Gehen wir tagtäglich mit Begriffen wie Mixology, Mixologist, Bartender, Barkeeper um, hinterfragen wohl nur wenige die Ursprünge diese Bezeichnungen. Hat doch wie alles auf dieser Welt einen Ursprung (und ein Ende, welches uns nicht allzu bald ereilen sollte), so ist eine Suche nach dem Beginn, sozusagen einer Begriffsforschung, in Zusammenhang mit den zeitgeschichtlichen Rahmenbedingungen überaus lehrreich.
Als unsere Vorfahren der Zunft die ersten Drinks mixten, sicherlich von vielen belächelt, gab es keinen Begriff für die Tätigkeit der sie nachgingen, unschöne Bezeichnungen waren anfänglich sicher von Seiten der Bier- und Straight-Trinkergemeinde an der Tagesordnung.
Im Jahr 1948, H. L. Mencken veröffentlichte im New Yorker Magazine ein Essay mit Namen "The Vocabulary of the Drinking Chamber" in dem er Einblicke in die Herkunft verschiedener Begriffe aus dem Barbereich gibt.
"A good way to discover the paucity of bartenders’ neologistic powers is to ask yourself what they call themselves. Have they ever invented a fancy name comparable to the mortician of the undertakers, the realtor of the real-estate jobbers, the ecdysiast of the strip teasers, or the cosmetologist of the beauté-shoppé gals? Alas, they have not, and it seems very unlikely that they ever will. Even so silly a term as mixologist was devised not by a practicing bartender but by some forgotten journalist writing in the Knickerbocker Magazine in 1856. He intended it sportively and it has remained on that level ever since, along with colonel for a whiskey drummer and professor for a kneader of pugilists. In 1901, the Police Gazette, then at the apex of its educational influence, attempted to revive and glorify mixologist, but the effort failed miserably, and bar clerk was soon substituted, and likewise failed. Barman, borrowed from the English, has been put forward from time to time, and there used to be an International Barmen Association in New York, but I can no longer find it in the Manhattan telephone book, and its former spot is now held by the International Bartenders School, on Forty-sixth Street, which has a Yale for its Harvard in the Bartenders School, Inc., on Forty-ninth Street. Both have excellent reputations in scholastic circles. All the existing unions in the profession, so far as I have been able to track them down, use plain bartender in their titles, and so do the various social clubs, choral societies, and leagues against prohibition and Communism. Some time ago, Oscar Haimo, of the Hotel Pierre, described himself as mâitre de bar in the advertising of his latest book, “Cocktail and Wine Digest,” but I have yet to hear a second for it. Nor is there any visible support for server, which made its début in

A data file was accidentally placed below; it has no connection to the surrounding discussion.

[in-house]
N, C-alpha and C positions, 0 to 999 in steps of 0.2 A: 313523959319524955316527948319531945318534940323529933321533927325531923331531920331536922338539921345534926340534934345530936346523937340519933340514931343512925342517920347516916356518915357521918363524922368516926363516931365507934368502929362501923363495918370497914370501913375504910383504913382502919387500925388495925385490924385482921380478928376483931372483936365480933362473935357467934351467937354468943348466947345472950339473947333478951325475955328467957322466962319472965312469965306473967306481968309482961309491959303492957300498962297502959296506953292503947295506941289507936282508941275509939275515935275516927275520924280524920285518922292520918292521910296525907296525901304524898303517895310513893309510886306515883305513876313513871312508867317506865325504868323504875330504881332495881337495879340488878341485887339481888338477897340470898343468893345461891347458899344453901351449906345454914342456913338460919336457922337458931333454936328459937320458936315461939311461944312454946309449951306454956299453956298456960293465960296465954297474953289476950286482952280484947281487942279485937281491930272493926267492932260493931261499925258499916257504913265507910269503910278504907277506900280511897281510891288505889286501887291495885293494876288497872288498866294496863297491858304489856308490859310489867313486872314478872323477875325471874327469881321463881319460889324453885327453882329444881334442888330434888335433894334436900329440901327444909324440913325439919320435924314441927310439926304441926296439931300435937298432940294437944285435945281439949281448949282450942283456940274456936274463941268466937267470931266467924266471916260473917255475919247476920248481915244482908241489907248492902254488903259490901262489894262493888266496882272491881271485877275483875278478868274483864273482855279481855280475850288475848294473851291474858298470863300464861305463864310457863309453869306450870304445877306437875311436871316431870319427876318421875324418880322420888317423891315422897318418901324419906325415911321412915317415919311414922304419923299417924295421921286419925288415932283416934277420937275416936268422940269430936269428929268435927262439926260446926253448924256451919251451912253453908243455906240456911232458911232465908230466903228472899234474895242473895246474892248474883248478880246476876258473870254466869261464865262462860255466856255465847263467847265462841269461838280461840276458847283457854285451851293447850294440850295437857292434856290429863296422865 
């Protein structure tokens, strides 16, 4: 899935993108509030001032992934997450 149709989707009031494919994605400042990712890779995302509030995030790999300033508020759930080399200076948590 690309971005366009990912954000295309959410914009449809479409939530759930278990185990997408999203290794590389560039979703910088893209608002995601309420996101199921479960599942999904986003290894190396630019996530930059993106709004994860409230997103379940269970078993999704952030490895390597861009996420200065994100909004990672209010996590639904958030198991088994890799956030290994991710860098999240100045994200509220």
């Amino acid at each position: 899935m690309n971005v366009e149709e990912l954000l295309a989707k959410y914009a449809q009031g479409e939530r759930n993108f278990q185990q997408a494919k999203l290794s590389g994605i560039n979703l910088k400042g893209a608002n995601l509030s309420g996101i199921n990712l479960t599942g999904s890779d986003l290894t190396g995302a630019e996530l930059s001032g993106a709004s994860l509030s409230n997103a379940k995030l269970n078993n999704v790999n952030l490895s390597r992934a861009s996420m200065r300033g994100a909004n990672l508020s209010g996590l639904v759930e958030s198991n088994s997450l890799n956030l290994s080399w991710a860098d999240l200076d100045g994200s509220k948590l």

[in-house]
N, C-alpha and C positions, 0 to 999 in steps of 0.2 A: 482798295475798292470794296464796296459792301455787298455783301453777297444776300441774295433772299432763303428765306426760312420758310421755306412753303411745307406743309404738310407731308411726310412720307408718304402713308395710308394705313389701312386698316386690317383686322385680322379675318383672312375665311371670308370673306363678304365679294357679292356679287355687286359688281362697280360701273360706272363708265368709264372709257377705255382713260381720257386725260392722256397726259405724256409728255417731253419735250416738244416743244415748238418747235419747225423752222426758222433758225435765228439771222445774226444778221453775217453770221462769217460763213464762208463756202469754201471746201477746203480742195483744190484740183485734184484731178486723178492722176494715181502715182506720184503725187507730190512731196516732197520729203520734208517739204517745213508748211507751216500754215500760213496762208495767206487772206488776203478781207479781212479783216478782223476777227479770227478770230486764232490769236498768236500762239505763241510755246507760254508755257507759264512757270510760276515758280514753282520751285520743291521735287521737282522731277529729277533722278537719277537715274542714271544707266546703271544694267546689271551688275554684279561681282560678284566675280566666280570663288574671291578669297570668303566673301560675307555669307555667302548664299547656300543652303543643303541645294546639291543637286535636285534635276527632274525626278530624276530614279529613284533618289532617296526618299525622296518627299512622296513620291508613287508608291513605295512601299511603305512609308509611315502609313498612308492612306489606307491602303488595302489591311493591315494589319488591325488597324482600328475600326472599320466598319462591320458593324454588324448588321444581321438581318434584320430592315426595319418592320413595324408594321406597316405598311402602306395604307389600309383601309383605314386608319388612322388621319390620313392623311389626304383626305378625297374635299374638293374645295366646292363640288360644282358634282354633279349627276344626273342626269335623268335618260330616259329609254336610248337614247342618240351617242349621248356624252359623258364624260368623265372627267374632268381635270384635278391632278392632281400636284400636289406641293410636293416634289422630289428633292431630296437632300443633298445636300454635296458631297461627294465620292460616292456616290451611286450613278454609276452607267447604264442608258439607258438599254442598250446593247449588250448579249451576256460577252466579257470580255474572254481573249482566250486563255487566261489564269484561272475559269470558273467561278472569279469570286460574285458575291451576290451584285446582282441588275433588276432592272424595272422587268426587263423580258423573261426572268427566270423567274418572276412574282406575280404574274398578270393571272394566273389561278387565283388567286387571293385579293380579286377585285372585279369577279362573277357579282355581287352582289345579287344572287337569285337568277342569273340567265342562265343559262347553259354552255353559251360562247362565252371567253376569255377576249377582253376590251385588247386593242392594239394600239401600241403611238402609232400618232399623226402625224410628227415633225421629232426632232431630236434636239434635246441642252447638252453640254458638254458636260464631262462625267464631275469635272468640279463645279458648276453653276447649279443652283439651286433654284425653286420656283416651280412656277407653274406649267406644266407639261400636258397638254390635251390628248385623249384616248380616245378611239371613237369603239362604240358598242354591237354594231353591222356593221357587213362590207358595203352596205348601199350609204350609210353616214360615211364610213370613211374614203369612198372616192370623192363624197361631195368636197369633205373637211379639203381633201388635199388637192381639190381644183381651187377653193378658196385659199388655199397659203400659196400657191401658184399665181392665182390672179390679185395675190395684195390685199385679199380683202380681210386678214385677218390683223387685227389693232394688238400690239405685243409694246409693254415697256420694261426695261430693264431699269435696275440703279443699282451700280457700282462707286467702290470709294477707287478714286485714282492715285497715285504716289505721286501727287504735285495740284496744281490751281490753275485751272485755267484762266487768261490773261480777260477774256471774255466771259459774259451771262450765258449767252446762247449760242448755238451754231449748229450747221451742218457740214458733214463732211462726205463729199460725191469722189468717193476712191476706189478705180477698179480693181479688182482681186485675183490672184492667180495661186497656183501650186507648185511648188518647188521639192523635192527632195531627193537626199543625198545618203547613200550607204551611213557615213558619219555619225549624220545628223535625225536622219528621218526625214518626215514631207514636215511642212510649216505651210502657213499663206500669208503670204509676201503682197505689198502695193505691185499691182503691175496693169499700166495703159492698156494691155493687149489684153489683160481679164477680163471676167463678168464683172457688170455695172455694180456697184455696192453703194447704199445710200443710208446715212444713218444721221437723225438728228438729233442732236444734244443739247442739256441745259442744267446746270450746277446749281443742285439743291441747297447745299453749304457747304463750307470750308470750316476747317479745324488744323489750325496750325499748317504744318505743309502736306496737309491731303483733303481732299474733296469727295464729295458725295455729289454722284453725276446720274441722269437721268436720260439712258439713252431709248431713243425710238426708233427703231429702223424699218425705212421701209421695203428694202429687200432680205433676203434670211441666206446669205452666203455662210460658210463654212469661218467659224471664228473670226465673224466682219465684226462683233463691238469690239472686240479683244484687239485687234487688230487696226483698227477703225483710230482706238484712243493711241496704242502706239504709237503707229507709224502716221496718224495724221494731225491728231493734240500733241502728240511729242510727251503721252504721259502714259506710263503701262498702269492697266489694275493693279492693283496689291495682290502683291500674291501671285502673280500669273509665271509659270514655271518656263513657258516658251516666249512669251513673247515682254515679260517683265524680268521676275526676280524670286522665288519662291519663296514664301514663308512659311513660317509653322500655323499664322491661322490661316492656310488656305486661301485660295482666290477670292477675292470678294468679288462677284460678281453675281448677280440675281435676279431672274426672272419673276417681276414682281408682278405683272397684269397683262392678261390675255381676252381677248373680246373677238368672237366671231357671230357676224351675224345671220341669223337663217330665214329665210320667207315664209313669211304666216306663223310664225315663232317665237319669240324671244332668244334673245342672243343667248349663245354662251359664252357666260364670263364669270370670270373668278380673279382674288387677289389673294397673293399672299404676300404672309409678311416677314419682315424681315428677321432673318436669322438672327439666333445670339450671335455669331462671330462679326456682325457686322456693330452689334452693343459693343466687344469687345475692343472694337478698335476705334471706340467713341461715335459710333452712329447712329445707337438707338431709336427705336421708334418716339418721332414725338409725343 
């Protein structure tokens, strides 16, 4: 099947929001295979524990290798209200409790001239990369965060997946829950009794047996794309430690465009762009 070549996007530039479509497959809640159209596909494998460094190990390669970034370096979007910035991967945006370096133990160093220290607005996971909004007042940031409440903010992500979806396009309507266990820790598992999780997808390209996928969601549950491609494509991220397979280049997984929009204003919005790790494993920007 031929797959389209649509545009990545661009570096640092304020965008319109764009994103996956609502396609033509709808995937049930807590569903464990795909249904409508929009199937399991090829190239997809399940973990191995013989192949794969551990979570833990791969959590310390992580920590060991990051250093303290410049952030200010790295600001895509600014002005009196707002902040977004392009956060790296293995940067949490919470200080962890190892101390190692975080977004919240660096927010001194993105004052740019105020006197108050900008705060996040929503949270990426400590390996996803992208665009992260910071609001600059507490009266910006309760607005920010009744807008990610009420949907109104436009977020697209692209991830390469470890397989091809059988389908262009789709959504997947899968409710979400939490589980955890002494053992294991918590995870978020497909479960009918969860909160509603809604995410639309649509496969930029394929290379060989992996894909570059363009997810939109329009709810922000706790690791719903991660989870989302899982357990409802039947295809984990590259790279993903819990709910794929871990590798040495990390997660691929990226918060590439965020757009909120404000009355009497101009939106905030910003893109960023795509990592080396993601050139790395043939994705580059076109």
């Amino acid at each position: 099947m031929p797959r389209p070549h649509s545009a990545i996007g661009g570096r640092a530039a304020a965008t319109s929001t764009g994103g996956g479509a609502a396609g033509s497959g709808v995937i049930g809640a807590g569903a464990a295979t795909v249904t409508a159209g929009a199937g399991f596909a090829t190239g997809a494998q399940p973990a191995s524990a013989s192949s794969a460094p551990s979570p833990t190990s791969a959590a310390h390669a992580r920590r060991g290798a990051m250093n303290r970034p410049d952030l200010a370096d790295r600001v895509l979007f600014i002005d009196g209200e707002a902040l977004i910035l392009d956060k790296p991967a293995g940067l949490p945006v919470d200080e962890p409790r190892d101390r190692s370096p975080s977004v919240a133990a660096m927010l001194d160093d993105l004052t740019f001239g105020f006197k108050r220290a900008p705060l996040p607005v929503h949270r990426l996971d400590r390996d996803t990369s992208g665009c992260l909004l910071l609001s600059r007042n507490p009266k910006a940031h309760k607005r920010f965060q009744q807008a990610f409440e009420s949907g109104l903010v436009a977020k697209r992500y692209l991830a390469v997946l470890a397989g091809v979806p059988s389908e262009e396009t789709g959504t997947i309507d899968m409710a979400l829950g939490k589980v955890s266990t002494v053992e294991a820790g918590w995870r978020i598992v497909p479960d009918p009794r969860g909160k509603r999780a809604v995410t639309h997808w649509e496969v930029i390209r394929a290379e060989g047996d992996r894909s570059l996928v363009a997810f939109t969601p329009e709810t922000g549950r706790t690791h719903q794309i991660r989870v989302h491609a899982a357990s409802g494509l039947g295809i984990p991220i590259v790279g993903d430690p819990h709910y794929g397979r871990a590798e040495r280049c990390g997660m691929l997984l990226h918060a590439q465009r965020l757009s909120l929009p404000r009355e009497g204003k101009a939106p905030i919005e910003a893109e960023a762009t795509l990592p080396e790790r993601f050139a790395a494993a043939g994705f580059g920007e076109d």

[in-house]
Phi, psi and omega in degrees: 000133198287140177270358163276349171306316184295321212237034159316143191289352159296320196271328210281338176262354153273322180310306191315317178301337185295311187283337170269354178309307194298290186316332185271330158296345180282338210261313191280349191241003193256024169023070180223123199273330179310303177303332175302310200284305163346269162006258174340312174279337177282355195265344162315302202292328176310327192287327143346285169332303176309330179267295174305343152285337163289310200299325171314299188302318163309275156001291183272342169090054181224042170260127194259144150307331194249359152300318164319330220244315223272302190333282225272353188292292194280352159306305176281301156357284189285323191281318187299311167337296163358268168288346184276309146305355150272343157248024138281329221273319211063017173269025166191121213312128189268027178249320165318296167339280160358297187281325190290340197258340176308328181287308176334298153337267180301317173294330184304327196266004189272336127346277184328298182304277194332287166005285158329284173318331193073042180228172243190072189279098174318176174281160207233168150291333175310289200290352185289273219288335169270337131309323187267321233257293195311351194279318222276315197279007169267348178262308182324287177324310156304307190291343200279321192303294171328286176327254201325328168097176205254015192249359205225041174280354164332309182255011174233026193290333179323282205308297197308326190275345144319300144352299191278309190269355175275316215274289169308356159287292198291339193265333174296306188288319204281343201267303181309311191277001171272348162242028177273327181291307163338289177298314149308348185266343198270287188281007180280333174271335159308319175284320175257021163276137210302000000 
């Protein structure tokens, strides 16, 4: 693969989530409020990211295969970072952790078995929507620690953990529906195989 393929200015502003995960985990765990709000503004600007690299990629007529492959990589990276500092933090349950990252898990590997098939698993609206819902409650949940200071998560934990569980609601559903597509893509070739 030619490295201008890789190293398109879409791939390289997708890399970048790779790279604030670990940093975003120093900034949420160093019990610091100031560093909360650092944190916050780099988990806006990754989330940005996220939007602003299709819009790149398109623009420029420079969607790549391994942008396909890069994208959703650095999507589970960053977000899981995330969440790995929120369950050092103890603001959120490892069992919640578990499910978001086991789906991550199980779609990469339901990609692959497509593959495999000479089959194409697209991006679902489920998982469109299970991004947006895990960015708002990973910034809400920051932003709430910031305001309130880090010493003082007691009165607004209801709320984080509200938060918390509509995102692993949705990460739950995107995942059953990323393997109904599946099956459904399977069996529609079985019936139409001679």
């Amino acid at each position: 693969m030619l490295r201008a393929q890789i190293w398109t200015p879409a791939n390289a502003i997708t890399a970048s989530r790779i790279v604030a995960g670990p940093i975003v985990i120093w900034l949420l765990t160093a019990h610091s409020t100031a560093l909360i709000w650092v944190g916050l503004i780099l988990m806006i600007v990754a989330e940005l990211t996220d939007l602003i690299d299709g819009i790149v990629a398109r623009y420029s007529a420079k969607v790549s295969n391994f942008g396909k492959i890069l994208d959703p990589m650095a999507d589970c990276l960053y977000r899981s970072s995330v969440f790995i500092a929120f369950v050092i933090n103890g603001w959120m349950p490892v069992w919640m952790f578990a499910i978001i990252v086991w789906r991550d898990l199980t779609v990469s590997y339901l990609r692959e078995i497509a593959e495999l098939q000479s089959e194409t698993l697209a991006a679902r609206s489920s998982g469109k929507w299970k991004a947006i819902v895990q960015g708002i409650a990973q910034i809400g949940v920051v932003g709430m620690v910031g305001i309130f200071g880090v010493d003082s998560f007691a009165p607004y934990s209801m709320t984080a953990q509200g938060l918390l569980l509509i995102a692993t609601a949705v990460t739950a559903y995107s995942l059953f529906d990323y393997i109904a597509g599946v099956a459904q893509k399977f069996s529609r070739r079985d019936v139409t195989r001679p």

late in 1910 and seems to have died the death by New Jersey January 1, 1911. Forgetting the vulgar barkeeper and barkeep, only bartender survives, a lowly word but a sound one. It arose from unknown sources during the Gothic Age of American boozing, c, 1855, and is of purely American genesis, though the English now toy with it. So is barroom, which was used by John Adams in 1807. And so is bar (the room, not the service counter), which was first heard of in 1788. The English barmaid has never caught on in this country; perhaps it suggests too strongly the poetic but smelly milkmaid. There are many females behind our more democratic bars, and I know one in Baltimore who is a first-rate artist, but if you called her a barmaid, she would crown you with the cop’s bottle."